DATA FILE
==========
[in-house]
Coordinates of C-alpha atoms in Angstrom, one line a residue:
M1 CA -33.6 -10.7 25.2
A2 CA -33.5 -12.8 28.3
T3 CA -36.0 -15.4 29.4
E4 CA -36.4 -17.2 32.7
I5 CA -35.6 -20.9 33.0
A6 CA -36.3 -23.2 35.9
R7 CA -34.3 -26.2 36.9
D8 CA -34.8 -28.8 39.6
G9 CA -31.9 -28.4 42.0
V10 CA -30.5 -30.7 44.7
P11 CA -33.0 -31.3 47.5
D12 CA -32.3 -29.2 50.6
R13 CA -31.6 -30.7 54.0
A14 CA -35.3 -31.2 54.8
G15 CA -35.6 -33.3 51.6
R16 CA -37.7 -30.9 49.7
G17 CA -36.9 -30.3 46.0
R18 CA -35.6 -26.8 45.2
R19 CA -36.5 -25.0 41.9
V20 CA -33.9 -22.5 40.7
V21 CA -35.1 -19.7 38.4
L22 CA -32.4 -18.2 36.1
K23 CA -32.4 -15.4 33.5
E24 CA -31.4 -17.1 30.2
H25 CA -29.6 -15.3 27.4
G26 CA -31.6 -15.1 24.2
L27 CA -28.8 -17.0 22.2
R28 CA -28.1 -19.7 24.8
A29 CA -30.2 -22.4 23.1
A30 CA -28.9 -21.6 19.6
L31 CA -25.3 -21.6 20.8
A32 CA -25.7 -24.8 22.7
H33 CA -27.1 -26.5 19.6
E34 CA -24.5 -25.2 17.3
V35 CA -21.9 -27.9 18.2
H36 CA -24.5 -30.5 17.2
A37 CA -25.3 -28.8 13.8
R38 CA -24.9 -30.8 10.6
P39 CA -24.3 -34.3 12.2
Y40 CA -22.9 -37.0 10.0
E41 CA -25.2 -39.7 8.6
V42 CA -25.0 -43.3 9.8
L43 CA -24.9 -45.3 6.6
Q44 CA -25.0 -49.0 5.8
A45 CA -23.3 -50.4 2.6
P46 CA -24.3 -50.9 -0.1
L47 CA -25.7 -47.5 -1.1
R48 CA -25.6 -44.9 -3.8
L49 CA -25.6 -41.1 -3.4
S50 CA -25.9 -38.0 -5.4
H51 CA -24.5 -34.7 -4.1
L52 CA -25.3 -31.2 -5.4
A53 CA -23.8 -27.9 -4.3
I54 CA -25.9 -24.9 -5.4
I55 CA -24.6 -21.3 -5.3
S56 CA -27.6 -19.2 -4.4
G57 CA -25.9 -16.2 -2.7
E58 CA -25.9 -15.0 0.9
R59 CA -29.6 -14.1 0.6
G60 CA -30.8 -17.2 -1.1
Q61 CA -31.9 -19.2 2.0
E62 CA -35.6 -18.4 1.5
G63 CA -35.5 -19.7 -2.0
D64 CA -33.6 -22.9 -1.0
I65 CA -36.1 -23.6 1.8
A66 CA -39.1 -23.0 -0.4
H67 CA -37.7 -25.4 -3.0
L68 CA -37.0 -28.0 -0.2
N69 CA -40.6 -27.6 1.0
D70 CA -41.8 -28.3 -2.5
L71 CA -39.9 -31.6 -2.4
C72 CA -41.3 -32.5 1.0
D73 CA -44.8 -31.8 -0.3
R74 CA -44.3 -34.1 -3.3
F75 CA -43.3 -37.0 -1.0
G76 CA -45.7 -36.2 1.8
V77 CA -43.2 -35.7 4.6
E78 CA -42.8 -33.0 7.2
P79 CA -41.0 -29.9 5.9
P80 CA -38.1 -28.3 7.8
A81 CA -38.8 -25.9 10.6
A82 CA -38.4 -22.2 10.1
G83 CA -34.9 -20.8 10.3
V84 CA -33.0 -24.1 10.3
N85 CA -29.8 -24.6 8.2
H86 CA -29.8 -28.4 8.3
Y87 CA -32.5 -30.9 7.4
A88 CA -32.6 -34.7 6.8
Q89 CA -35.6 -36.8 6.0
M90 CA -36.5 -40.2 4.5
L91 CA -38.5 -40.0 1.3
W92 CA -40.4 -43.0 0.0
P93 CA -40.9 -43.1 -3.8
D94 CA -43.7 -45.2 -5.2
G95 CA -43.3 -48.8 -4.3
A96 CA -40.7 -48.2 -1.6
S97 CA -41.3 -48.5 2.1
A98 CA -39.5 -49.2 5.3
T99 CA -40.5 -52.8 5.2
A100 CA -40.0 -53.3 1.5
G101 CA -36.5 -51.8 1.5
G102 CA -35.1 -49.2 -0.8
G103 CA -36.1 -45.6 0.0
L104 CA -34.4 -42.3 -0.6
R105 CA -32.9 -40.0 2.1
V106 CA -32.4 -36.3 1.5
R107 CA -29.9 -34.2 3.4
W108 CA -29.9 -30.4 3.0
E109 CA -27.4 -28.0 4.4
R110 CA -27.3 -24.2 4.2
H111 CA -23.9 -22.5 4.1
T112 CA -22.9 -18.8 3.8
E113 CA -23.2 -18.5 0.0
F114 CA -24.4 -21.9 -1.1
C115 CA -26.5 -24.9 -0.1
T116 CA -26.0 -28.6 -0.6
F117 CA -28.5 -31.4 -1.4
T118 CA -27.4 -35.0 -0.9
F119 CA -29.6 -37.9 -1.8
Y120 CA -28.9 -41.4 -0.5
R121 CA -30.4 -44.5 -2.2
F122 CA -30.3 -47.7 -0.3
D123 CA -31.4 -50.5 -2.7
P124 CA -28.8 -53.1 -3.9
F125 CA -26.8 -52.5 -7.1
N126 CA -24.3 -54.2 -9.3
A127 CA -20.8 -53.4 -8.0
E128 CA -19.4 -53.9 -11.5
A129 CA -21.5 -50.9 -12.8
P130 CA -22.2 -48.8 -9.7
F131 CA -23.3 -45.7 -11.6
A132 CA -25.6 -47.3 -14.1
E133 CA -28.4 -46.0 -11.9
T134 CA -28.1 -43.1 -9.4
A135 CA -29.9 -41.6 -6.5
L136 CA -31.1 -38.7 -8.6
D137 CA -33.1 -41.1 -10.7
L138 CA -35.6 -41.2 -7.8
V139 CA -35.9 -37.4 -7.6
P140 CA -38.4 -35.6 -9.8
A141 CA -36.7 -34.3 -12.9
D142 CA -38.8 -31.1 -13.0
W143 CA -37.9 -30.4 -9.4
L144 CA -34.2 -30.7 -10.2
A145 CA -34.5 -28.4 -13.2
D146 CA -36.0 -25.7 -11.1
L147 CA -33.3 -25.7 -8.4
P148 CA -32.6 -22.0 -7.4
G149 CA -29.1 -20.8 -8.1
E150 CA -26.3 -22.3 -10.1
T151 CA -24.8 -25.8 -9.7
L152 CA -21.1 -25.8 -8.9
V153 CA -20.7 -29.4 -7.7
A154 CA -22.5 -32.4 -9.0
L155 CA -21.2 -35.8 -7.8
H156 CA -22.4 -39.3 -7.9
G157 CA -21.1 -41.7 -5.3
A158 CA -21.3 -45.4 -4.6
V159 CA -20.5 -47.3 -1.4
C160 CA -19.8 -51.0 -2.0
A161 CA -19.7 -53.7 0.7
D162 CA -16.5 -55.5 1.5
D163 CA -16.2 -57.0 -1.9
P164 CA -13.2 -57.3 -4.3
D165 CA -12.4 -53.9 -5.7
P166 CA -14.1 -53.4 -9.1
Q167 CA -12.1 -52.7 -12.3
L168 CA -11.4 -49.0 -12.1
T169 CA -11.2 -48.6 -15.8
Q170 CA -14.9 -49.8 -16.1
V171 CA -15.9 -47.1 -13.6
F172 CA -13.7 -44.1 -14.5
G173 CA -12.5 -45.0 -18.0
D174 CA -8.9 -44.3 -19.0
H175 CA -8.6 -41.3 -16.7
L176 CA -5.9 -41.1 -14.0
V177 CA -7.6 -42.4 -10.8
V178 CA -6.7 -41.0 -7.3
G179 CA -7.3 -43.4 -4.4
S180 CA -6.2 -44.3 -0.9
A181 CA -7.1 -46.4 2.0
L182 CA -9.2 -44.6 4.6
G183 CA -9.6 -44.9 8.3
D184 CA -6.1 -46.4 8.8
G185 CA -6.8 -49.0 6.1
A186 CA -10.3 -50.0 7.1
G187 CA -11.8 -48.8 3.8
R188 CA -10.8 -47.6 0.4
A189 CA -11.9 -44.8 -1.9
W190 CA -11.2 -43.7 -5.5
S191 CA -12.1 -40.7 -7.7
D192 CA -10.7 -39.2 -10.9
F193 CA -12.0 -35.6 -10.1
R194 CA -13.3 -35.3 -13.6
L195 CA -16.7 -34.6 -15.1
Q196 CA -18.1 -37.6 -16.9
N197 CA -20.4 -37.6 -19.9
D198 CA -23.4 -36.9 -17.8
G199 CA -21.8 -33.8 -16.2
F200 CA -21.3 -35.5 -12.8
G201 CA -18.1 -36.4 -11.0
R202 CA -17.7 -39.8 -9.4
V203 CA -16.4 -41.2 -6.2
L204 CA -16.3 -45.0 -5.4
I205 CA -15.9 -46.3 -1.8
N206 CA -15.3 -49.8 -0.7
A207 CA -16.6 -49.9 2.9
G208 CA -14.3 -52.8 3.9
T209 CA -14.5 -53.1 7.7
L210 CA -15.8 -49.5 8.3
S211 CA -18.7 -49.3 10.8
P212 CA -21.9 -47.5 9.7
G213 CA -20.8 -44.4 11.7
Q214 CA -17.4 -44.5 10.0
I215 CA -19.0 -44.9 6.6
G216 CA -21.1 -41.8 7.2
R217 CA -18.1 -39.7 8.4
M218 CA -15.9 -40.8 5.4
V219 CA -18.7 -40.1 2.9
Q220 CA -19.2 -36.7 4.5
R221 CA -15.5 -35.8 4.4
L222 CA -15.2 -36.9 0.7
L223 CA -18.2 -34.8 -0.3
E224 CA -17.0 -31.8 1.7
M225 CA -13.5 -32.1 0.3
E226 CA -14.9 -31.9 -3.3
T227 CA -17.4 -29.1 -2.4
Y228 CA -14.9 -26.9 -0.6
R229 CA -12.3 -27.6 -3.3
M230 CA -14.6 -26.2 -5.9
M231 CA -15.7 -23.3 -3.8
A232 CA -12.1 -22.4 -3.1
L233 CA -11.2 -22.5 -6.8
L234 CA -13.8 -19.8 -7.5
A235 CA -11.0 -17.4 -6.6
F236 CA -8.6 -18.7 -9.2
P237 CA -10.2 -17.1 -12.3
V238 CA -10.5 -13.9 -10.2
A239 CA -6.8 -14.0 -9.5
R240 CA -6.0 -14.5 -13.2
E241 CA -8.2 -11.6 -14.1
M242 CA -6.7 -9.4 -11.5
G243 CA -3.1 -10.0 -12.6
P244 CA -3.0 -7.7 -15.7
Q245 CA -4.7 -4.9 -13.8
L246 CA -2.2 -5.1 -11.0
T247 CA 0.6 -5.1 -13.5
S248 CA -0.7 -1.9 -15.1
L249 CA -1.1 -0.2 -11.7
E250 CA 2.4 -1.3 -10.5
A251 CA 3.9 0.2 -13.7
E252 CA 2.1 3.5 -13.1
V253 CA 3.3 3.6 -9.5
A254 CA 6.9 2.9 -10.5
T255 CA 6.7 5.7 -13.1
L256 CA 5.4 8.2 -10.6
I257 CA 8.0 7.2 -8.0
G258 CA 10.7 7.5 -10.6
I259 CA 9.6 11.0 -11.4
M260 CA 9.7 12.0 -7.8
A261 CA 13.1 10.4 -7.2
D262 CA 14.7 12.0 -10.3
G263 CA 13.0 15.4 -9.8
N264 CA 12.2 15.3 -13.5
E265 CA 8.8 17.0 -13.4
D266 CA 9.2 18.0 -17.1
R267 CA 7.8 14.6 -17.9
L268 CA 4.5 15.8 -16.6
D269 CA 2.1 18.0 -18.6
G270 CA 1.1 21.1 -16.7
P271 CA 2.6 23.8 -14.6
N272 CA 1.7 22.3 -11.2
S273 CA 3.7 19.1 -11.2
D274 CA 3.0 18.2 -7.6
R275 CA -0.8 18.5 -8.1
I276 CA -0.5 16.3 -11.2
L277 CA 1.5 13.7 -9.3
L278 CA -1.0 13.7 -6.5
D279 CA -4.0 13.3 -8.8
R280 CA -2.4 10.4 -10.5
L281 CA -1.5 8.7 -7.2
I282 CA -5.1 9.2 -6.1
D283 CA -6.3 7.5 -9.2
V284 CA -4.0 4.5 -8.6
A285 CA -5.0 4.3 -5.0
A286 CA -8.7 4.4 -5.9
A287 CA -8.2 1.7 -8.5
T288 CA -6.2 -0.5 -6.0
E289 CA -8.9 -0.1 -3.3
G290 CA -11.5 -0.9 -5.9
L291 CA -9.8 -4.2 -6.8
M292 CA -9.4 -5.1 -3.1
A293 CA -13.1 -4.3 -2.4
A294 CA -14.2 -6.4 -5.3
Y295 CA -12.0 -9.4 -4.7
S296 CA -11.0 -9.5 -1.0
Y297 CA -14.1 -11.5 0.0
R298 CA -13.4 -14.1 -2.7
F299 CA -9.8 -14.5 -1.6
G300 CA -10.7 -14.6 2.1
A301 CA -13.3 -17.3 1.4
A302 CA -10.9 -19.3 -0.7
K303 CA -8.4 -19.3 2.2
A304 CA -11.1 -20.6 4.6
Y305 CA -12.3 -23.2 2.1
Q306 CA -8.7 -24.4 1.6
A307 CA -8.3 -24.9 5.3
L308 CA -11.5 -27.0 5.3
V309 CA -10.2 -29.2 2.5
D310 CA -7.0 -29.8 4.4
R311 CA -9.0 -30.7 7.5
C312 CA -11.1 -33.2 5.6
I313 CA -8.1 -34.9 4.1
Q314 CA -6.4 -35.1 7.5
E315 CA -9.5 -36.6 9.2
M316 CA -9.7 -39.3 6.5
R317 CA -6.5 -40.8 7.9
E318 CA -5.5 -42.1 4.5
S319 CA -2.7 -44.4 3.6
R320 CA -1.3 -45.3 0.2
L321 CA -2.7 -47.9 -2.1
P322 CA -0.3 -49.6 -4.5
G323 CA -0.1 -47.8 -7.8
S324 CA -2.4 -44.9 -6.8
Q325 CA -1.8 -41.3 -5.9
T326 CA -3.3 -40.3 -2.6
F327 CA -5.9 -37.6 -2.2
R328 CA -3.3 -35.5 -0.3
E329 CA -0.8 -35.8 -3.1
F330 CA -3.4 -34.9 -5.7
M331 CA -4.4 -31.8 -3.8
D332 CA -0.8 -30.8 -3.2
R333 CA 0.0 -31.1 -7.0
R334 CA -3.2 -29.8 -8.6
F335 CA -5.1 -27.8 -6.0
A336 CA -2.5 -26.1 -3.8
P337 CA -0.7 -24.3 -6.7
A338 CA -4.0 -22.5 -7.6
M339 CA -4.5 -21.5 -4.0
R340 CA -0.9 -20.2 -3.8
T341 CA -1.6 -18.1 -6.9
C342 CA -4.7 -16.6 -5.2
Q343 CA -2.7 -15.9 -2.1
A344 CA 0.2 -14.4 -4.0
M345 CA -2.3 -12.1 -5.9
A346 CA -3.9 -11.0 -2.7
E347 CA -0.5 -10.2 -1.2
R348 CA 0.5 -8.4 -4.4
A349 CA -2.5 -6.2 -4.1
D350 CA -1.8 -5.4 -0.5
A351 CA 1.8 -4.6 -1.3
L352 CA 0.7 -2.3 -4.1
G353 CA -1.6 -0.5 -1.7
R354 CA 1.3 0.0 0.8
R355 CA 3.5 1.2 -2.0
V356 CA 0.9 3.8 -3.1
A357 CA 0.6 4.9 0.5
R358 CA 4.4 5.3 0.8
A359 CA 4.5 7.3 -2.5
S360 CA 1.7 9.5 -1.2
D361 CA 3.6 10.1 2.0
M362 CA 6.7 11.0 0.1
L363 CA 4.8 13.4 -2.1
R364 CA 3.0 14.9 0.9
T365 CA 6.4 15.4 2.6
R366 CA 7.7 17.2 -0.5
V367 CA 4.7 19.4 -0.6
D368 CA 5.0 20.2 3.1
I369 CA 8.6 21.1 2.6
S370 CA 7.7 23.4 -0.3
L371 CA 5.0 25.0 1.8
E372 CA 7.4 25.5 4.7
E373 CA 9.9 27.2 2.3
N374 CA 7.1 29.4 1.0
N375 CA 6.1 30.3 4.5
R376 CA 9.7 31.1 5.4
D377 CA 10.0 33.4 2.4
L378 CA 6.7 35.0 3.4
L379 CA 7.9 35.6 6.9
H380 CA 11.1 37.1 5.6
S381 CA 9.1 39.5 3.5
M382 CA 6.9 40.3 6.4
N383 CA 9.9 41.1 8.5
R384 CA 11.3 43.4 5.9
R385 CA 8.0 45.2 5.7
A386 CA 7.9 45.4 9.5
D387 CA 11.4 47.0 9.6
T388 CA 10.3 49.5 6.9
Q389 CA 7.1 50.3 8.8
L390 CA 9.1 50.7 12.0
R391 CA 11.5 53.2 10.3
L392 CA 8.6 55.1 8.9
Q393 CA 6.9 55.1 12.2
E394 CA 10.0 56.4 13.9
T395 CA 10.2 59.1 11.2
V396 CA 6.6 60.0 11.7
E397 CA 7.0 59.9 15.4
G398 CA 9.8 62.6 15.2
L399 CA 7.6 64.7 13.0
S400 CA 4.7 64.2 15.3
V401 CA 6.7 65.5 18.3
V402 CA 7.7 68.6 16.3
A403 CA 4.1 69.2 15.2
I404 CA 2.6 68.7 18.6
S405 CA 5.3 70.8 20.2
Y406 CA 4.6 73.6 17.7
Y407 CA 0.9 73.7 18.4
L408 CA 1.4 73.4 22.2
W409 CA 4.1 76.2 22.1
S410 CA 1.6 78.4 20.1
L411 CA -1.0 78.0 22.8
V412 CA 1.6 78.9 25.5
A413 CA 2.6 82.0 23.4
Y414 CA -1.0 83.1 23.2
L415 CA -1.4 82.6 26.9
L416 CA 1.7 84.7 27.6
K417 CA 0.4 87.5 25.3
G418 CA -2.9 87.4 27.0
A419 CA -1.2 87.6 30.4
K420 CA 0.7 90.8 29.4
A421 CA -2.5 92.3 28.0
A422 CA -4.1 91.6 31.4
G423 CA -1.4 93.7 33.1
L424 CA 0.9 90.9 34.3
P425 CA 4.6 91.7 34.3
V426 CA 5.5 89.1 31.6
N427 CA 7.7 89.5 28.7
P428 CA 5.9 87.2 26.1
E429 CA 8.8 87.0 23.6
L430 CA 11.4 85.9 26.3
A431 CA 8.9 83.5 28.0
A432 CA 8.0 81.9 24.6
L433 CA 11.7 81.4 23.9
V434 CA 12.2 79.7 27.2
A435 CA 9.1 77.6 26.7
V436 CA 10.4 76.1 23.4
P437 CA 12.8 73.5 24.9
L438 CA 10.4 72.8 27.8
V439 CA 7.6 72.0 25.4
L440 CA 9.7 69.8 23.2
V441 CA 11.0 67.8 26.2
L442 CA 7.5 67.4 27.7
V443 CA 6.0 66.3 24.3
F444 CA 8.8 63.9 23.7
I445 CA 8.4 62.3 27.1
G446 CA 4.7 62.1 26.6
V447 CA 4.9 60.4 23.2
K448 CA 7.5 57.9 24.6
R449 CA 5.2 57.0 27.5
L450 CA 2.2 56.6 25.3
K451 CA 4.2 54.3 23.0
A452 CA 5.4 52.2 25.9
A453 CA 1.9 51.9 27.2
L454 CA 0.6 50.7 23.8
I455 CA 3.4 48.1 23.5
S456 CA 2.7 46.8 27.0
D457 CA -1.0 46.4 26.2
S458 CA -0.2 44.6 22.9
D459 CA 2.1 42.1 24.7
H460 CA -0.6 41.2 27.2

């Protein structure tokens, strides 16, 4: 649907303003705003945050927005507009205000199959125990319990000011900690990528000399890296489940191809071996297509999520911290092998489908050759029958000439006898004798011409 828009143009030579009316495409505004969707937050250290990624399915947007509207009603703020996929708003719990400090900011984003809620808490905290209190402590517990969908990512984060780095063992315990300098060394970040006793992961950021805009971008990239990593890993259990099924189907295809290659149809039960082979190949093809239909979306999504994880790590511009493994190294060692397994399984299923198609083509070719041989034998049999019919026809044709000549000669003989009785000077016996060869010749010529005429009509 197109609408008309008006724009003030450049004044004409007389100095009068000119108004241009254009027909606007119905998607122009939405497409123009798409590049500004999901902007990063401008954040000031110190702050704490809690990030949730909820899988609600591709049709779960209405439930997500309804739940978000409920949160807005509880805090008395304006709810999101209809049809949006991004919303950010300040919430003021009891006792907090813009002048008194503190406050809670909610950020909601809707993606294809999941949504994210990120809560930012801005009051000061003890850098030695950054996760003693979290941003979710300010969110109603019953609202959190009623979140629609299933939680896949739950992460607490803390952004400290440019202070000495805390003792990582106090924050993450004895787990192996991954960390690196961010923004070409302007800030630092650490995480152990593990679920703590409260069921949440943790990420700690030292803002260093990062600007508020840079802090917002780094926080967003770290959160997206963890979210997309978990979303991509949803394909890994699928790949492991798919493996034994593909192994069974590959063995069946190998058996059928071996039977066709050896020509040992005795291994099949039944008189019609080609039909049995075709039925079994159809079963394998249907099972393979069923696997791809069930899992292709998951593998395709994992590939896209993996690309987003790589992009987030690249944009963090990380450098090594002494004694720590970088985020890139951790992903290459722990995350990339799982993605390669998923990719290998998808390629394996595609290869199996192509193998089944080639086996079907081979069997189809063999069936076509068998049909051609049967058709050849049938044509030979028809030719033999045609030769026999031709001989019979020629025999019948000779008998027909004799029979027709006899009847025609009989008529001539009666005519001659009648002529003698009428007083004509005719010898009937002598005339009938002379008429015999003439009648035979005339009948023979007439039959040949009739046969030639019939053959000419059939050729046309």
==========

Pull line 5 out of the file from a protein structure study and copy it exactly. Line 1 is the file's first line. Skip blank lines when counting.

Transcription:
T3 CA -36.0 -15.4 29.4